In this study, we observed a linear increase in the incidence of diagnosed BO in the general population, from 14.3/100 000 person years in 1997 to 23.1/100 000 person years in 2002. If the incidence was based on the number of upper gastrointestinal endoscopies performed in the same period, the increase was even more pronounced, from 19.8/1000 upper gastrointestinal endoscopies in 1997 to 40.5/1000 upper gastrointestinal endoscopies in 2002 (fig 2). The incidence of AC increased in the same period, from 1.7/100 000 to 6.0/100 000 person years.
To our knowledge, only two reports have studied time trends for the incidence of BO at the population level. The conclusions of these studies were conflicting. Prach and colleagues13
showed an increase in incidence from 1.4 new cases of BO per 1000 upper gastrointestinal endoscopies in 1980–1981 to 42.7 new cases of BO per 1000 upper gastrointestinal endoscopies in 1992–1993 in Scotland. They believed their results reflected a true rise in incidence of BO. Conio and colleagues14
also observed a strong increase in the incidence of BO per 100 000 person years in Minnesota but a similar increase in the number of upper gastrointestinal endoscopies was noted over the same time period. They concluded that the increase in incidence of BO in their study reflected a rise in upper gastrointestinal endoscopies performed instead of a true increase in BO.
The main risk factor for BO is gastro-oesophageal reflux disease. The frequency, severity, and duration of acid reflux are positively associated with BO.20,21
It has been estimated that approximately 20% of the general population experience reflux symptoms on at least a weekly basis22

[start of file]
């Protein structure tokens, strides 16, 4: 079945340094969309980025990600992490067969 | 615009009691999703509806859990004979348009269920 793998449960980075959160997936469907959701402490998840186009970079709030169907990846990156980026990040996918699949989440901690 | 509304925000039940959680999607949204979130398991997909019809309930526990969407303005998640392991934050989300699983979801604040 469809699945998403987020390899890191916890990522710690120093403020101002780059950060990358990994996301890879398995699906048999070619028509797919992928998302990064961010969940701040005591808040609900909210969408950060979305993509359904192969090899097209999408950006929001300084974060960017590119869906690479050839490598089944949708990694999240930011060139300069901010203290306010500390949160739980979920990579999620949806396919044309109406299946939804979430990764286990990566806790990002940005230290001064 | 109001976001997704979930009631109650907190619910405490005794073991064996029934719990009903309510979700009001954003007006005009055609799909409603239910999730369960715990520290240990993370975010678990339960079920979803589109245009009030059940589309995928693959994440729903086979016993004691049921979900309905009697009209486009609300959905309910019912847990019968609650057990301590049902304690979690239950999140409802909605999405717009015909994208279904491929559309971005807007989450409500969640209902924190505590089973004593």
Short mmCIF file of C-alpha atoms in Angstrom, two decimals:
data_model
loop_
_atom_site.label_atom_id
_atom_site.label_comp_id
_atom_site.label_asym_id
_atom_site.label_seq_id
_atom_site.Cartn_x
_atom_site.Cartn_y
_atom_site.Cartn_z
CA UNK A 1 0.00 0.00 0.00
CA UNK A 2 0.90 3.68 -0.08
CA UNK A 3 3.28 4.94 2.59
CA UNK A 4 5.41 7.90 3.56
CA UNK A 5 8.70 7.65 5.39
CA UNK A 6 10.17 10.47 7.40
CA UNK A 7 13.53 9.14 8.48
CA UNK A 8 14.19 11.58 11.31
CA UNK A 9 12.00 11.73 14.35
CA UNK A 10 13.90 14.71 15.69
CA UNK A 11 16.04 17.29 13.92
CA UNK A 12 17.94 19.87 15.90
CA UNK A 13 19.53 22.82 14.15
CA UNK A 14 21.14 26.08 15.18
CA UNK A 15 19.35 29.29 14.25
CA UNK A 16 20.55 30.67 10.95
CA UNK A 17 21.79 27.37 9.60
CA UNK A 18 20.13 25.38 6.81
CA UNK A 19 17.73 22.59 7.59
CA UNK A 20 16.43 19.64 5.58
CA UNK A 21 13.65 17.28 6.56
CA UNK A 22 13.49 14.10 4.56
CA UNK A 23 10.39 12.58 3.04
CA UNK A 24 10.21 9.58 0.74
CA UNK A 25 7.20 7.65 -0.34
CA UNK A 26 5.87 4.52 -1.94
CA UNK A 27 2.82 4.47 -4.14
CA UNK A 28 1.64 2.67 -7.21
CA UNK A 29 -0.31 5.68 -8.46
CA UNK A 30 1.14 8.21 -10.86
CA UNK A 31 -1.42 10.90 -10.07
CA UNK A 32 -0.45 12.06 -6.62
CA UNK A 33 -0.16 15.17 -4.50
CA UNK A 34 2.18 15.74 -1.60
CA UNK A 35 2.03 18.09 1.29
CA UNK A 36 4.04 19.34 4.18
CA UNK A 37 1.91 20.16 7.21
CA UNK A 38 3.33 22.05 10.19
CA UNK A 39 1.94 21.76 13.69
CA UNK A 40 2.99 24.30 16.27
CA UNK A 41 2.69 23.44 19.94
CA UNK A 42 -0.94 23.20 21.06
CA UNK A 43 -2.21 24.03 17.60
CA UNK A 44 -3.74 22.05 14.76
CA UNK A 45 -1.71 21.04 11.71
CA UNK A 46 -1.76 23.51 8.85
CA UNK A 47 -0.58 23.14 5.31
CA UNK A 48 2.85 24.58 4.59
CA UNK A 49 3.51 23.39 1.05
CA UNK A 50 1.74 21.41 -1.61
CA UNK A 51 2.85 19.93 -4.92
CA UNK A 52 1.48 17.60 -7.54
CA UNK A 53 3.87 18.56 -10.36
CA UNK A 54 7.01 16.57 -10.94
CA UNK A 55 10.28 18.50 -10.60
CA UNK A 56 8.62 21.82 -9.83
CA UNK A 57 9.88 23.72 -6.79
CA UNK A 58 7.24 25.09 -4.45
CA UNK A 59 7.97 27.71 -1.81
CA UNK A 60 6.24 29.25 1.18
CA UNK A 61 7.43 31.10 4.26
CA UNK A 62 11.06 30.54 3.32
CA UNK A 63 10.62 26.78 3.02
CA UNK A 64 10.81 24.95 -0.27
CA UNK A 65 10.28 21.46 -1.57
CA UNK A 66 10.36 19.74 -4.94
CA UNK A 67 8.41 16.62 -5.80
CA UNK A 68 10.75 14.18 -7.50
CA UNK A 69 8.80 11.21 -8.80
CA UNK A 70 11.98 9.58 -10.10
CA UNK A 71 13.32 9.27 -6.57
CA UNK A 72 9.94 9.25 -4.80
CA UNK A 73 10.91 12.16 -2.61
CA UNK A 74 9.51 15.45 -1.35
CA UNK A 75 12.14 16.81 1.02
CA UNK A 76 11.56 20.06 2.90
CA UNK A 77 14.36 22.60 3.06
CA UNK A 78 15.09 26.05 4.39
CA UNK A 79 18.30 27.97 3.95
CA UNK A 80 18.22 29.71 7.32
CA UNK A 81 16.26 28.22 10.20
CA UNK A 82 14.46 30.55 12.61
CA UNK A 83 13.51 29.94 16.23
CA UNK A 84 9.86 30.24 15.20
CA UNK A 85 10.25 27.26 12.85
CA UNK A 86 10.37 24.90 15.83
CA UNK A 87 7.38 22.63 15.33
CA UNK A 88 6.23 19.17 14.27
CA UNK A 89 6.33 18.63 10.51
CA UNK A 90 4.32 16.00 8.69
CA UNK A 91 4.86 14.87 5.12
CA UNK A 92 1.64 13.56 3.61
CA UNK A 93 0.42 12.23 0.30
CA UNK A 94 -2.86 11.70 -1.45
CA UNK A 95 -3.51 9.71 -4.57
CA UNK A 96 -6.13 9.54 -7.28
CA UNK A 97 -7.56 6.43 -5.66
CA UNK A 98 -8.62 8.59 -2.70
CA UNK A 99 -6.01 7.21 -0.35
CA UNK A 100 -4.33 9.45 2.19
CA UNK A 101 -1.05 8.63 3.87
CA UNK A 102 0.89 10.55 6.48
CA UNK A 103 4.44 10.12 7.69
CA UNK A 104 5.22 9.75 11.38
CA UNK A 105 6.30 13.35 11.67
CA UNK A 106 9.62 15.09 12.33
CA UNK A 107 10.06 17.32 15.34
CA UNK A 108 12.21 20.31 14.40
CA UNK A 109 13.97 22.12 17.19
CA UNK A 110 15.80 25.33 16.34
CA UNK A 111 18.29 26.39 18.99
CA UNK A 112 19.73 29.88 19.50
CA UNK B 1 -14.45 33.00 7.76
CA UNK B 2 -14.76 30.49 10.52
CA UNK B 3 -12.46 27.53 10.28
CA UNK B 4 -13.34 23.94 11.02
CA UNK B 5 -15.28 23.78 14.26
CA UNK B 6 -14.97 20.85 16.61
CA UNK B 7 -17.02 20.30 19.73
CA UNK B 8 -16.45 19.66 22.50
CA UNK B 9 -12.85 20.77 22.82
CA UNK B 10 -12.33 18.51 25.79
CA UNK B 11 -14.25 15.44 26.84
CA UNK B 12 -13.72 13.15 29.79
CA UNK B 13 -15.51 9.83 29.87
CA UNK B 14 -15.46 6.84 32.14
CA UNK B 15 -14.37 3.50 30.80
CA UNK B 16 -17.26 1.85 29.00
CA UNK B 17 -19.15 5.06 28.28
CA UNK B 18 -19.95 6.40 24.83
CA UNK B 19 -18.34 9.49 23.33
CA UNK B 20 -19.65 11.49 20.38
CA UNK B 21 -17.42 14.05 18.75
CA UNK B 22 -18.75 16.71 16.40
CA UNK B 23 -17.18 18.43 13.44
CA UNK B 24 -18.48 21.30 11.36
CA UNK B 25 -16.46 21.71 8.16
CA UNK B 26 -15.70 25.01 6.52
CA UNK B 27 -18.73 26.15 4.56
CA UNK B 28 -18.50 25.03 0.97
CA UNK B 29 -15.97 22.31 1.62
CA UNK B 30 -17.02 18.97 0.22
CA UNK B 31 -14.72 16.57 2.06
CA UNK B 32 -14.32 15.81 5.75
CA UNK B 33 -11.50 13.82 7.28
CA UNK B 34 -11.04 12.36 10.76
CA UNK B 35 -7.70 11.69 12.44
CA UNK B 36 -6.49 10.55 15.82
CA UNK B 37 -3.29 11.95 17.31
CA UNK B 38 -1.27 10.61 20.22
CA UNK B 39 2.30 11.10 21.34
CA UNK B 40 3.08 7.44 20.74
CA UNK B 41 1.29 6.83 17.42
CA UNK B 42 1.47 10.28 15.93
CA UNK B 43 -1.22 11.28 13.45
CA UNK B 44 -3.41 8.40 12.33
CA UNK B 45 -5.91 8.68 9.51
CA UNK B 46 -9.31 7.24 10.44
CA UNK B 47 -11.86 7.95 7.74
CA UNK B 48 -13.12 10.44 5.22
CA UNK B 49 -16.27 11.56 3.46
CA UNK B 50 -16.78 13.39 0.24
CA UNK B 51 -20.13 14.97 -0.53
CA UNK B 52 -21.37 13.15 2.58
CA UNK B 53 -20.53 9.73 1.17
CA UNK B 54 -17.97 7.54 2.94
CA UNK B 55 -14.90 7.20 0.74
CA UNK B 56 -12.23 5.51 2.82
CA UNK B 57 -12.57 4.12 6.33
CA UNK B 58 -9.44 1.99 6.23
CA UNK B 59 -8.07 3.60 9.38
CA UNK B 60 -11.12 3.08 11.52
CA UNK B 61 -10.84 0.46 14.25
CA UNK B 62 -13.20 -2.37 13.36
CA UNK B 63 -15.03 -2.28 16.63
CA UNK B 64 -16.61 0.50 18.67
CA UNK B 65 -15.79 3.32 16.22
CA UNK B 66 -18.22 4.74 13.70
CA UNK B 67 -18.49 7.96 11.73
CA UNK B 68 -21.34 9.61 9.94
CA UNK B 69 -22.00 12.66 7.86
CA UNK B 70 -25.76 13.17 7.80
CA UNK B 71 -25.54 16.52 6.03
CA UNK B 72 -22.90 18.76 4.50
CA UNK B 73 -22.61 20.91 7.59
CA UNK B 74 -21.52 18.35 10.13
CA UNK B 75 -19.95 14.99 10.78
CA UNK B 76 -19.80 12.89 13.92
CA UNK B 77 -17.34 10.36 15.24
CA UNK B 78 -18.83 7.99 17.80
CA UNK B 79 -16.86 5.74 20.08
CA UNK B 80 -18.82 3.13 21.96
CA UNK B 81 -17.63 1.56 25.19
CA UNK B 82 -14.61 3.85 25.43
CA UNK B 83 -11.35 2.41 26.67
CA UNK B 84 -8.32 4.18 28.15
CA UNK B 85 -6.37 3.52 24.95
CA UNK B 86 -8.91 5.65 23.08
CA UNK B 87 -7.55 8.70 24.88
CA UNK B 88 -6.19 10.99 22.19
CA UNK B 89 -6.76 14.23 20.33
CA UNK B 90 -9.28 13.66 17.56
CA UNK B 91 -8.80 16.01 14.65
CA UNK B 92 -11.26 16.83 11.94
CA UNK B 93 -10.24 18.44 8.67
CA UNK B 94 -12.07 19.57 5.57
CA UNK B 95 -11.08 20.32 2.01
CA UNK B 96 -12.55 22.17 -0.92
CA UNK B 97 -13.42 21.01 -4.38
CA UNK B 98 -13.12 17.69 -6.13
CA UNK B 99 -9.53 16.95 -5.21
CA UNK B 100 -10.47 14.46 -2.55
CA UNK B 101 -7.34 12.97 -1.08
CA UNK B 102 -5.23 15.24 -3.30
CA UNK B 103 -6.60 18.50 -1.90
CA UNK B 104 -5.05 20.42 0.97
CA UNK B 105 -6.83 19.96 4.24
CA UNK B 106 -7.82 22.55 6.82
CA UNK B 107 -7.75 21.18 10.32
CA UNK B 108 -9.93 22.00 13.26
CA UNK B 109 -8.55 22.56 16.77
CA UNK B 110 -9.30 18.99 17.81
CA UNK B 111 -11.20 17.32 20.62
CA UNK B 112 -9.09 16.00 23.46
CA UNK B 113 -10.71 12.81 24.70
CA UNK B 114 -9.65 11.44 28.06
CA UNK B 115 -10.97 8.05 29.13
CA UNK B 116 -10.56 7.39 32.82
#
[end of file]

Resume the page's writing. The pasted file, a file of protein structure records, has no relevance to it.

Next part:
and the incidence of reflux oesophagitis is increasing over time.23
It has been suggested that the incidence of gastro-oesophageal reflux disease is linked with an increasing average body weight,24
and with an increasing average body height in association with a decreasing prevalence of Helicobacter pylori
infection in the population.25
The rise in incidence of BO that we observed was most pronounced in men less than 60 years of age (fig 3). A possible explanation could be that men are now exposed to risk factors for BO at a younger age than they were in the past. Obesity could play a role in this regard. However, obesity at a younger age is also increasing among women, thereby leaving room for other unidentified risk or protective factors for BO.
The observed decline in the number of upper gastrointestinal endoscopies performed per capita in our study is likely to be explained by the introduction of the first general practitioner guidelines on dyspepsia in the Netherlands in 1993, with a revision in 1996.26,27